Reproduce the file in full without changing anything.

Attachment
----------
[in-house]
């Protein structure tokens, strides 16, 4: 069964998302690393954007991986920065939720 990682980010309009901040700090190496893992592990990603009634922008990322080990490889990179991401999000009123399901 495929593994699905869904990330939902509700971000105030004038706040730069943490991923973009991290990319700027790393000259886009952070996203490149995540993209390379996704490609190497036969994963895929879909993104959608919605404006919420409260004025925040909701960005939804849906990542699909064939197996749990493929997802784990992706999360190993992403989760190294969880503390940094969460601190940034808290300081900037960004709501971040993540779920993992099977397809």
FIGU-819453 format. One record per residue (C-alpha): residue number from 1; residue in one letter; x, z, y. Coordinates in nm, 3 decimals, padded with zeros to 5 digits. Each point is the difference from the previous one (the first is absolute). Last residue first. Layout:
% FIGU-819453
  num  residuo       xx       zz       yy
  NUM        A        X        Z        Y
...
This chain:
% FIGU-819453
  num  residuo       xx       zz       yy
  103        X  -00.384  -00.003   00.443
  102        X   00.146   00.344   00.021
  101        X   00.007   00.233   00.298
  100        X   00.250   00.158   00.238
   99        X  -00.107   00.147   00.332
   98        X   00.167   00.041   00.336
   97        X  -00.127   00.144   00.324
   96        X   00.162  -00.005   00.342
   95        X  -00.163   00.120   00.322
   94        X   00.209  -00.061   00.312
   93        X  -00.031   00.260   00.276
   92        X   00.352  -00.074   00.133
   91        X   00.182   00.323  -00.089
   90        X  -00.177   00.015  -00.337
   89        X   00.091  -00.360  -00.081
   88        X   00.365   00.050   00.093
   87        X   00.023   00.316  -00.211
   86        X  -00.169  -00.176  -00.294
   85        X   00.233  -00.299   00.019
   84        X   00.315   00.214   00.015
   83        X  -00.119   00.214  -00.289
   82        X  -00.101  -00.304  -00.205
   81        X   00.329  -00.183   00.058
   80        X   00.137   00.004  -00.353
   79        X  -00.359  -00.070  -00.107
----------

[in-house]
């Protein structure tokens, strides 16, 4: 069964998302690393954007991986920065939720 990682980010309009901040700090190496893992592990990603009634922008990322080990490889990179991401999000009123399901 495929593994699905869904990330939902509700971000105030004038706040730069943490991923973009991290990319700027790393000259886009952070996203490149995540993209390379996704490609190497036969994963895929879909993104959608919605404006919420409260004025925040909701960005939804849906990542699909064939197996749990493929997802784990992706999360190993992403989760190294969880503390940094969460601190940034808290300081900037960004709501971040993540779920993992099977397809």
FIGU-819453 format. One record per residue (C-alpha): residue number from 1; residue in one letter; x, z, y. Coordinates in nm, 3 decimals, padded with zeros to 5 digits. Each point is the difference from the previous one (the first is absolute). Last residue first. Layout:
% FIGU-819453
  num  residuo       xx       zz       yy
  NUM        A        X        Z        Y
...
This chain:
% FIGU-819453
  num  residuo       xx       zz       yy
  103        X  -00.384  -00.003   00.443
  102        X   00.146   00.344   00.021
  101        X   00.007   00.233   00.298
  100        X   00.250   00.158   00.238
   99        X  -00.107   00.147   00.332
   98        X   00.167   00.041   00.336
   97        X  -00.127   00.144   00.324
   96        X   00.162  -00.005   00.342
   95        X  -00.163   00.120   00.322
   94        X   00.209  -00.061   00.312
   93        X  -00.031   00.260   00.276
   92        X   00.352  -00.074   00.133
   91        X   00.182   00.323  -00.089
   90        X  -00.177   00.015  -00.337
   89        X   00.091  -00.360  -00.081
   88        X   00.365   00.050   00.093
   87        X   00.023   00.316  -00.211
   86        X  -00.169  -00.176  -00.294
   85        X   00.233  -00.299   00.019
   84        X   00.315   00.214   00.015
   83        X  -00.119   00.214  -00.289
   82        X  -00.101  -00.304  -00.205
   81        X   00.329  -00.183   00.058
   80        X   00.137   00.004  -00.353
   79        X  -00.359  -00.070  -00.107